Was reading the Encyclopedia of Country Living's chicken section and planning to post about eggs and deer when I saw your post. The ECL says this:
"overcrowded chickens with insufficient space to run and insufficient gravel in their diet are more likely than others to develop into egg eaters. Make sure there's plenty of calcium in their diet, provide nests that are quite dark inside, and gather eggs frequently, even as often as 3x a day. A chicken who has learned the habit might learn differently if you plant an egg filled with red pepper to give an experience she won't forget. ...Penny Anderson of Aitkin, MN advises 'To cure egg eaters get plastic or a decorative marble eggs and set them out in the nests. Make sure to collect the good eggs asap.'"
if you plant an egg filled with red pepper to give an experience she won't forget.
That's such an ignorant quote to make you wonder if the rest is BS too. Chickens, like all birds, are not deterred by the capsicum in red pepper. It doesn't register for them, in fact, the pepper plant has developed this as a mechanism to deter mammals from eating their fruits (which destroy the seeds in their digestive systems), and to encourage birds to eat them (which disperses their seeds). My birds LOVE when I put hot peppers in the chicken tractor, they can't get enough.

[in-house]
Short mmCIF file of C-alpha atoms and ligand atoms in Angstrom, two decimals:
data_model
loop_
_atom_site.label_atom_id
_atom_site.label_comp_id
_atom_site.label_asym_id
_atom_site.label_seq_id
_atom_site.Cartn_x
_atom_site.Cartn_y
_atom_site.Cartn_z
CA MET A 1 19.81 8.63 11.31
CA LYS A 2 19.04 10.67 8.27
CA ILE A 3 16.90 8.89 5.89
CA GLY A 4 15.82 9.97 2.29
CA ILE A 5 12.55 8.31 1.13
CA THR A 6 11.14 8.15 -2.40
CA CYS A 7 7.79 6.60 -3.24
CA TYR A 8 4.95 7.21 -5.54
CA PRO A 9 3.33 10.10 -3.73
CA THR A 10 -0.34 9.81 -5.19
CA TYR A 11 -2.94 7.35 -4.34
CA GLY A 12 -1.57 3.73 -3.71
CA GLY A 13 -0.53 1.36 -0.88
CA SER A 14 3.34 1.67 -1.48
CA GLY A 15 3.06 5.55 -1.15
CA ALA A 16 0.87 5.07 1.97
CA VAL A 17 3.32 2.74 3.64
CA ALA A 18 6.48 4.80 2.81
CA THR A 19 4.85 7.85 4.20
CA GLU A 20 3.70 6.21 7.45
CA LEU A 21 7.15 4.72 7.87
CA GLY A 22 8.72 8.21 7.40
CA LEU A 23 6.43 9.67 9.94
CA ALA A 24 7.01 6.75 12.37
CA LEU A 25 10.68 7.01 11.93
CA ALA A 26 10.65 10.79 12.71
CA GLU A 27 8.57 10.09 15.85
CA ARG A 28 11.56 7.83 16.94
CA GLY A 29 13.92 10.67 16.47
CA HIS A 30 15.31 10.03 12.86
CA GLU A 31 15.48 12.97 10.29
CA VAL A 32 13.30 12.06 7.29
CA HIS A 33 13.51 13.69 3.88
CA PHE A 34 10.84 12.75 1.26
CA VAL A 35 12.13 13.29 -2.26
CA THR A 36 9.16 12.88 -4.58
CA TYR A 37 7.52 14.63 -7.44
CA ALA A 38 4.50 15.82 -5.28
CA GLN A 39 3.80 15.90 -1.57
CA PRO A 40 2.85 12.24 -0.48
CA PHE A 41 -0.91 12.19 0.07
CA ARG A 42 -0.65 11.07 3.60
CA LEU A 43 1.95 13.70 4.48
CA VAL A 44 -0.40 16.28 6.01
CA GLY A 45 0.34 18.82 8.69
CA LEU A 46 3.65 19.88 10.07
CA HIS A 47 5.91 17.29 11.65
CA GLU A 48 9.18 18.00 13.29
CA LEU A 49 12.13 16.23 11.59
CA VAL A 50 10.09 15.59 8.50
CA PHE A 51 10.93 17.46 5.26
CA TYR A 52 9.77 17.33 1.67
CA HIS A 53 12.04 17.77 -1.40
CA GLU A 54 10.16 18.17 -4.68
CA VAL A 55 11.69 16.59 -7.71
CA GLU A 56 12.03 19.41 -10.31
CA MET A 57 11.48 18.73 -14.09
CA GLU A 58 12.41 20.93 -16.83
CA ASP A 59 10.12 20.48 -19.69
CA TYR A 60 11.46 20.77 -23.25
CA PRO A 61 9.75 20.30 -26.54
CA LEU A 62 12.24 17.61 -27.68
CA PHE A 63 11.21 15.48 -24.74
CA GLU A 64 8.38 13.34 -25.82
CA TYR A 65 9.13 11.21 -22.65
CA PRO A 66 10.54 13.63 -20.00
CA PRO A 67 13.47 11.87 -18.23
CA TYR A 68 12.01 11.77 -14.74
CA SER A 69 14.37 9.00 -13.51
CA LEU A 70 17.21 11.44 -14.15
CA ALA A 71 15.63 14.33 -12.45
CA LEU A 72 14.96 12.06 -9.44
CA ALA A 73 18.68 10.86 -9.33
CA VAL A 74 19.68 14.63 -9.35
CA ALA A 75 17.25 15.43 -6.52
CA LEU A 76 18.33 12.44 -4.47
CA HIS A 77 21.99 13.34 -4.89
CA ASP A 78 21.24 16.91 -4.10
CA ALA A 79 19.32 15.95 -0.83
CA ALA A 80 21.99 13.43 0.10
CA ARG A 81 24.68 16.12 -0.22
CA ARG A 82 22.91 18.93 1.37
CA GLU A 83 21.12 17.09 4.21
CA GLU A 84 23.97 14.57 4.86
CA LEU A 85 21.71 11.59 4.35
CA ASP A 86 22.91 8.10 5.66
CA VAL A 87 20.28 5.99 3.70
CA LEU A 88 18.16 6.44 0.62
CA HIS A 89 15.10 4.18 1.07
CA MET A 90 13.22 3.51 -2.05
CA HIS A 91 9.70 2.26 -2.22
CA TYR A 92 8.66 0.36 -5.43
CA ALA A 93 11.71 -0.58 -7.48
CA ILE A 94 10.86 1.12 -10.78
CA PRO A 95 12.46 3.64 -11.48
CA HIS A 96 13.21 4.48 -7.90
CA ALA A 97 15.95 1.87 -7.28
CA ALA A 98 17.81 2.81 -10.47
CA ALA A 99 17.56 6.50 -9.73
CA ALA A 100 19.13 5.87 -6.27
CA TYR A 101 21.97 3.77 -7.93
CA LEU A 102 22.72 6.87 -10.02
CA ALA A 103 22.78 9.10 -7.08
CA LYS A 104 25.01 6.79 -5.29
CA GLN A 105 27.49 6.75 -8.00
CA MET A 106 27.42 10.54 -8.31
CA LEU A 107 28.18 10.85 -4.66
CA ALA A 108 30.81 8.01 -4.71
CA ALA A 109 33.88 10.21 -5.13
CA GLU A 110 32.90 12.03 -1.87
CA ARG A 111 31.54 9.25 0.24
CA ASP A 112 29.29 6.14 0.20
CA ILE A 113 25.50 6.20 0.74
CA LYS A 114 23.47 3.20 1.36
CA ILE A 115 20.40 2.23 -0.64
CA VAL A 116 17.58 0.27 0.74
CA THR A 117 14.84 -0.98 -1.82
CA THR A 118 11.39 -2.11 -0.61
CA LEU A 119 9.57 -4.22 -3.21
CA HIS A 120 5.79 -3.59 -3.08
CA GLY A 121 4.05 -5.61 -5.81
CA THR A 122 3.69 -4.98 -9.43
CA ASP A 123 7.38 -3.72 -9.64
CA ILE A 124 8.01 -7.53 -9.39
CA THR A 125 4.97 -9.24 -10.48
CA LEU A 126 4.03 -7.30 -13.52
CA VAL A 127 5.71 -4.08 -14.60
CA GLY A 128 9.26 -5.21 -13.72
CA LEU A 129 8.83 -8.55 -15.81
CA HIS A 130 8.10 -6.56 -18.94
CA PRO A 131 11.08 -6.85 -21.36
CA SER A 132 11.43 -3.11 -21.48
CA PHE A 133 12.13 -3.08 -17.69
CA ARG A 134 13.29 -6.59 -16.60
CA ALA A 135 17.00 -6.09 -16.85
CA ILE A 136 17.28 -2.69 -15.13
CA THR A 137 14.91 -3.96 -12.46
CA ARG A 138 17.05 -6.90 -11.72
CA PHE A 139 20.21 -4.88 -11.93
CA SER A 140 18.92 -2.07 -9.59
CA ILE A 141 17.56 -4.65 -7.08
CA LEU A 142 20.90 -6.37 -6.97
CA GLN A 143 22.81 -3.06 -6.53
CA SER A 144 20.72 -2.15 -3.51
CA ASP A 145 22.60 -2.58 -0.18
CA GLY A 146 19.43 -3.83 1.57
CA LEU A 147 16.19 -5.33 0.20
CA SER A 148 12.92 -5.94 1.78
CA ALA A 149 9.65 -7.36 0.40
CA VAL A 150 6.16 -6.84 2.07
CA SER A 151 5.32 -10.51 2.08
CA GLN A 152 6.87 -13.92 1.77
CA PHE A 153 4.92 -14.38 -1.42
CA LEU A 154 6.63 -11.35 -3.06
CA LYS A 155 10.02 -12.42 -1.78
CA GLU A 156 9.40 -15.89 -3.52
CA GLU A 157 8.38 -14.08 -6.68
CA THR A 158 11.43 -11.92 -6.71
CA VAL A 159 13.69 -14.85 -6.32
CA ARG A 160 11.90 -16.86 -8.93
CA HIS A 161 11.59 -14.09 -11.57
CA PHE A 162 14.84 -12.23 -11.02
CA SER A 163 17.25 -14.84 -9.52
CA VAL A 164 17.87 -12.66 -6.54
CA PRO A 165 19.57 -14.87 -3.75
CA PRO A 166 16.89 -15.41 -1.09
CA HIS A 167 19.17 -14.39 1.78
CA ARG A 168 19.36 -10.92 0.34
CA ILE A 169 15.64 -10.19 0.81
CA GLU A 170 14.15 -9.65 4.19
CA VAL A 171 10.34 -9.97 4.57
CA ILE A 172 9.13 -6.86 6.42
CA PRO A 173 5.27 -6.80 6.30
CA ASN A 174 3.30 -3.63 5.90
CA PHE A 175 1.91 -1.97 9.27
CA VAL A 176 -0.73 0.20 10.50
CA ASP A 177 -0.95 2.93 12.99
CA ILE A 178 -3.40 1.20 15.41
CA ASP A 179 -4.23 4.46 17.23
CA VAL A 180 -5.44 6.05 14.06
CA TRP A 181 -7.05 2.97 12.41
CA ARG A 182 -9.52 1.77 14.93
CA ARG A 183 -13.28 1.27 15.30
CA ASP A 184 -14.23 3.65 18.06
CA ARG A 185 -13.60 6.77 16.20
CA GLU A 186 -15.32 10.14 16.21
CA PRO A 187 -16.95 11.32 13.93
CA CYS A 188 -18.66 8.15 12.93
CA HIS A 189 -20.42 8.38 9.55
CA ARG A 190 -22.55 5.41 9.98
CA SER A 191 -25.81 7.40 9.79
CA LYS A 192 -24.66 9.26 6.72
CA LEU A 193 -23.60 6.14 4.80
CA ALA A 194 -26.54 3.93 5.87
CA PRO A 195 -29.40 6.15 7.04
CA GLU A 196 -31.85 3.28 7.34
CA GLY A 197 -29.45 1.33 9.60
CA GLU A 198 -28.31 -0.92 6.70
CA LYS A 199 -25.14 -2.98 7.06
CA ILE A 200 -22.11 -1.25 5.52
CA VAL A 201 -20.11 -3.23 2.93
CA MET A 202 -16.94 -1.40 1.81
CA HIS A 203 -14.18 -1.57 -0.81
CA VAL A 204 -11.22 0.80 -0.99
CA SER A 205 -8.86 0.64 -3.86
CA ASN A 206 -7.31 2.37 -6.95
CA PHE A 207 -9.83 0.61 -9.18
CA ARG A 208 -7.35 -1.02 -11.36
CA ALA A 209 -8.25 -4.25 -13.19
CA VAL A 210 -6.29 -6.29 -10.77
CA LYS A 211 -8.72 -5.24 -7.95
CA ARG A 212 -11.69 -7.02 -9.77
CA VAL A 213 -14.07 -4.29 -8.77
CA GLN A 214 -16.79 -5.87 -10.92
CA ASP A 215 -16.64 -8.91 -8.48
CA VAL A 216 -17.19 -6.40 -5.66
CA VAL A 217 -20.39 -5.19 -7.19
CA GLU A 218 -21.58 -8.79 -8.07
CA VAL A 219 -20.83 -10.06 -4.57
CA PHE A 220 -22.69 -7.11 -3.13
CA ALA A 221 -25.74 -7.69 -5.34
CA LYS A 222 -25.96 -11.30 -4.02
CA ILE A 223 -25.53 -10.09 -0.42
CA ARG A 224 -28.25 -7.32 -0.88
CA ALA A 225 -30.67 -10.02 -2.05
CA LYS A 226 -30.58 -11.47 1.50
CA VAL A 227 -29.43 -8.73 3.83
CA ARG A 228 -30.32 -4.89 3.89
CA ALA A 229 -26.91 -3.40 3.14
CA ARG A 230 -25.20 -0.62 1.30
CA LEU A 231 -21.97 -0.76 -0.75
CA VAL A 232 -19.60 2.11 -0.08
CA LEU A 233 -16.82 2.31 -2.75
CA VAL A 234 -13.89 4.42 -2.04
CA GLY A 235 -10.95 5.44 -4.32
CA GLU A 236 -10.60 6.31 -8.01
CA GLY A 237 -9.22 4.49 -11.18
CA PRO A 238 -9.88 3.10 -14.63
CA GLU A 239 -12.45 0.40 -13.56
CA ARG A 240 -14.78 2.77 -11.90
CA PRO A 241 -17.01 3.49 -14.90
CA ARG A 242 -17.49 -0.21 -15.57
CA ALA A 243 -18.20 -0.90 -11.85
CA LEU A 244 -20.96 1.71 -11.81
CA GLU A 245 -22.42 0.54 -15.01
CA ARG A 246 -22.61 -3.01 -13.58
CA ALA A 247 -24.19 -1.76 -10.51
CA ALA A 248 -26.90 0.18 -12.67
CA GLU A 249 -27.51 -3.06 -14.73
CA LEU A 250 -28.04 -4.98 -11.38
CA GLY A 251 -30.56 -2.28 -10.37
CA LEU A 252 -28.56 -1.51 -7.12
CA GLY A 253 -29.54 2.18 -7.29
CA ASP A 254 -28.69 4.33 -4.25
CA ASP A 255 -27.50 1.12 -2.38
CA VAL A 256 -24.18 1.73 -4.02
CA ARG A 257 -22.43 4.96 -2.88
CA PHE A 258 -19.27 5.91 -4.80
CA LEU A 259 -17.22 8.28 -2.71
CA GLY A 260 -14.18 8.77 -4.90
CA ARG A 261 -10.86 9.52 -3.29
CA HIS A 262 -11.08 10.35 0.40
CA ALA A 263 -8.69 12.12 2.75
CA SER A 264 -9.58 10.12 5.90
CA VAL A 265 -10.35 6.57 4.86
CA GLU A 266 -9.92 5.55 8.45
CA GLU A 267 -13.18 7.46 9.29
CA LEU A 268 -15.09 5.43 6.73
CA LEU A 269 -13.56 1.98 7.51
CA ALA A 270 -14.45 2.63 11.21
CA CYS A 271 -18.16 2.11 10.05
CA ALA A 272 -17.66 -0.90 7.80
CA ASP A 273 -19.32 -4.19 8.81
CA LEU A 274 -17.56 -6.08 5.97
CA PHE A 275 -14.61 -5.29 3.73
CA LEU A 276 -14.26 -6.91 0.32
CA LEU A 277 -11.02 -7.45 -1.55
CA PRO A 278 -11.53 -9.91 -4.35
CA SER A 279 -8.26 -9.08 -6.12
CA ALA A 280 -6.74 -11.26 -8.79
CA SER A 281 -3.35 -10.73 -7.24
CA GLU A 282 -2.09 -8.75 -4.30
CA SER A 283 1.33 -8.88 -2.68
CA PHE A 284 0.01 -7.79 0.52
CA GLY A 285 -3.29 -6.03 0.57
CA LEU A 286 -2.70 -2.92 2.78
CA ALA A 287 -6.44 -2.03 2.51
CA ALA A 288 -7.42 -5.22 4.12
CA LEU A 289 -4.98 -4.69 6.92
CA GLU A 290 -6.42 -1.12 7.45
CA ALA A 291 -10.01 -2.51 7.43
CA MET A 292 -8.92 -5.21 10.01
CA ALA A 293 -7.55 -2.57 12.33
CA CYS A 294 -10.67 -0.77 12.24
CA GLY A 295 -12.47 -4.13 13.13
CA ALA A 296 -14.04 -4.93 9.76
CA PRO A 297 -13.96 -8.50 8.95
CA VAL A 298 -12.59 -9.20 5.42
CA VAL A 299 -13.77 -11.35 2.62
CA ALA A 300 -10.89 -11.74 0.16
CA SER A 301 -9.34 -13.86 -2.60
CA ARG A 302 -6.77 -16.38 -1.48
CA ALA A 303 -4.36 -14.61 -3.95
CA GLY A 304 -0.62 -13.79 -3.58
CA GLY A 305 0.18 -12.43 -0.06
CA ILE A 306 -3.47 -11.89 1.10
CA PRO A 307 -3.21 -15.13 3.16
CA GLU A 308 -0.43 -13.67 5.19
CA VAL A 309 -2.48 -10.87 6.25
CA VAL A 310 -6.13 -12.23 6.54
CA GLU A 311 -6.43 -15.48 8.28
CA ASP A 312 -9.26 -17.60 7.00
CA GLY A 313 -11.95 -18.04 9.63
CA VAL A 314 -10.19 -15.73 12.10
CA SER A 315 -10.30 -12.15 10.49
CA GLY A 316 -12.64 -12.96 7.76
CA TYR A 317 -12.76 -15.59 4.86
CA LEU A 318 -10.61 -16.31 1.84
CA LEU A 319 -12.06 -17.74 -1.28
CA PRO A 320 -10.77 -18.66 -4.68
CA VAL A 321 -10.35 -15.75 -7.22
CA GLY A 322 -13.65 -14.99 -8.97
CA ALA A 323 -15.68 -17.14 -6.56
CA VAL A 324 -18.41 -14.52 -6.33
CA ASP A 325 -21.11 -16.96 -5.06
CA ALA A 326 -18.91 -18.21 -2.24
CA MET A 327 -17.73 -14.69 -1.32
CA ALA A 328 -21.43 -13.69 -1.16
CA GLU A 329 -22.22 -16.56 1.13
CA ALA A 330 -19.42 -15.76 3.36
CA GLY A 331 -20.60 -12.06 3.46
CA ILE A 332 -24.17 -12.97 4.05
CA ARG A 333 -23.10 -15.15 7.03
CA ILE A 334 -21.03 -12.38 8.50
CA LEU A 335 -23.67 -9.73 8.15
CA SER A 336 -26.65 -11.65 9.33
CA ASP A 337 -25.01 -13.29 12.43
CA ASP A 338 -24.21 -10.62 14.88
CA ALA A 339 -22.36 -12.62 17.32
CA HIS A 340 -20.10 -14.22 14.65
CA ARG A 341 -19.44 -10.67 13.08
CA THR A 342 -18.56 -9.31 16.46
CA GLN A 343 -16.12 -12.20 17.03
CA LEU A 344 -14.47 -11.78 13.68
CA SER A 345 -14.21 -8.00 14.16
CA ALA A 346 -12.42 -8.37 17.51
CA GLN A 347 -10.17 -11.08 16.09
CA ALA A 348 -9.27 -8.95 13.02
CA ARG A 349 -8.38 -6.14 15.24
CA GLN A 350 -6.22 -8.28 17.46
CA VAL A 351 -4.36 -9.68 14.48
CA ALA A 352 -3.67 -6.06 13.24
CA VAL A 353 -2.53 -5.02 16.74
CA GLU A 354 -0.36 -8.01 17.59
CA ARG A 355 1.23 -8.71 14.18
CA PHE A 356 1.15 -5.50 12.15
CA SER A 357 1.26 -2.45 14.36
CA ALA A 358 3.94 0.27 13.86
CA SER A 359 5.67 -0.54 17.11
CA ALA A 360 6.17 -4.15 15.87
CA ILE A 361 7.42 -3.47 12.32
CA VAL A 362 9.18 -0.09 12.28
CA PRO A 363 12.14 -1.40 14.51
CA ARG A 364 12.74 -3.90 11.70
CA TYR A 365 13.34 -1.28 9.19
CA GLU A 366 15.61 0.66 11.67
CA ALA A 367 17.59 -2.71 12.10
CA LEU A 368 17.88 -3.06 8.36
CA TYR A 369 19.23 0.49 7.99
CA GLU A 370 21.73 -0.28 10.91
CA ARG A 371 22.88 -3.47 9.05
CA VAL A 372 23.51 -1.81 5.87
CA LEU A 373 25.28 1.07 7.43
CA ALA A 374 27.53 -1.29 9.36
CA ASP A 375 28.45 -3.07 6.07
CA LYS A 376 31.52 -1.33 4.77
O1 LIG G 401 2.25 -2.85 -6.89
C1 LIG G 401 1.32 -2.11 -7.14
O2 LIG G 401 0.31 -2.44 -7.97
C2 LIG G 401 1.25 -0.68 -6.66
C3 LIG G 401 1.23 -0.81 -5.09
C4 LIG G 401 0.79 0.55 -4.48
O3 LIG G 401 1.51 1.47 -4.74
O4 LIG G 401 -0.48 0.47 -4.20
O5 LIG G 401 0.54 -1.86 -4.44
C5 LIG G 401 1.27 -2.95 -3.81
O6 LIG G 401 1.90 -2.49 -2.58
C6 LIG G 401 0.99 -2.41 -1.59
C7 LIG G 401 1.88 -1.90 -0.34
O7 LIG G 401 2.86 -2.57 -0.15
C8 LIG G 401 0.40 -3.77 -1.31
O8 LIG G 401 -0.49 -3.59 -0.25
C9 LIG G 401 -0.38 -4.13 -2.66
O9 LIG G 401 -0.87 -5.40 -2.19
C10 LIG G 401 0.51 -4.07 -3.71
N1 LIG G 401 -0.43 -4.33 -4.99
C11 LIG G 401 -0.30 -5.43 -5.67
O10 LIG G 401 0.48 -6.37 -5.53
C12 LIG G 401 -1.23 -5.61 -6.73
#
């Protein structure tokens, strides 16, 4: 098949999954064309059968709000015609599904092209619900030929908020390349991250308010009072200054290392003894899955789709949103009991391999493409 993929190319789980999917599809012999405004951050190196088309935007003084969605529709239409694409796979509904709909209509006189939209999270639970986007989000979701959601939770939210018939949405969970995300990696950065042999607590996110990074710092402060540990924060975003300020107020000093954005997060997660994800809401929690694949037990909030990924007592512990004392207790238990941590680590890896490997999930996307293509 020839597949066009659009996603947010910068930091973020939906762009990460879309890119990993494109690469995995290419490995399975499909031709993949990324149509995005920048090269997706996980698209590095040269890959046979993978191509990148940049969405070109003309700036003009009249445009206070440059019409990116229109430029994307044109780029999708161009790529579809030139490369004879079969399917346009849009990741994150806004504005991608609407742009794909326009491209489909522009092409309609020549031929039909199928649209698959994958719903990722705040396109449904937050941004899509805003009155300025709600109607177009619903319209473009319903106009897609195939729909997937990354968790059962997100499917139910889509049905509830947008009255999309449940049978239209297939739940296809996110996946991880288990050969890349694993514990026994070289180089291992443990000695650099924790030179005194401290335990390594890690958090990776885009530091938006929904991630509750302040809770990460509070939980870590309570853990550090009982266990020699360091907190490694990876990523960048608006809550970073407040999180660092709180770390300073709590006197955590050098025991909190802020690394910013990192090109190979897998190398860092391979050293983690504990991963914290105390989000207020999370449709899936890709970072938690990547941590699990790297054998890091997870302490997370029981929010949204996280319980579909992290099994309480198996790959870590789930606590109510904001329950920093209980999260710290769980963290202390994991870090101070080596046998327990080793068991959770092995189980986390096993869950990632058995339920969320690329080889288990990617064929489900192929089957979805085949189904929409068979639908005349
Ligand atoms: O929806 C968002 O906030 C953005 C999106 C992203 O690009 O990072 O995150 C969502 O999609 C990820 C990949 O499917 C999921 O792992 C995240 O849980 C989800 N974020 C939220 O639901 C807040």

I've noticed that egg eating is a crime of opportunity. Chickens will test and try almost anything. If an egg is sitting around and there is little else to scratch and peck at, they will try it. Try dumping a lawn mower bag into their paddock or run. Better yet, dump the garbage on the lawn, run over it a few times with the mower and use that. As long as there are delicious, yummy slugs, roaches, maggots, sowbugs, vegetable peels, what the baby or the dog threw up to scratch through and pick over, an egg sitting in a nest box is pretty uninteresting.
Keeping fake eggs in the nesting box is always a good idea IMHO
Collecting eggs in a timely manner also helps.
Having oyster shells available is another good thing.
Many types of poultry do not like grape flavoring.
As a last resort remove the egg eating chickens. If you are a breeder you likely restart a flock each year. Just keep a few rosters in the fall and process all the old birds.
Ha, it was wise of Carla Emery to quote out all the stuff she wanted to use but hadn't tested.
Capsacin was also evolved by peppers as a means to protect seeds from mold...really, seems to protect seeds from everything except, as you said, birds. And humans! Though enough of us are happy to help with propagation.
She still doesn't approve of my superhero lifestyle. Or this shameless plug: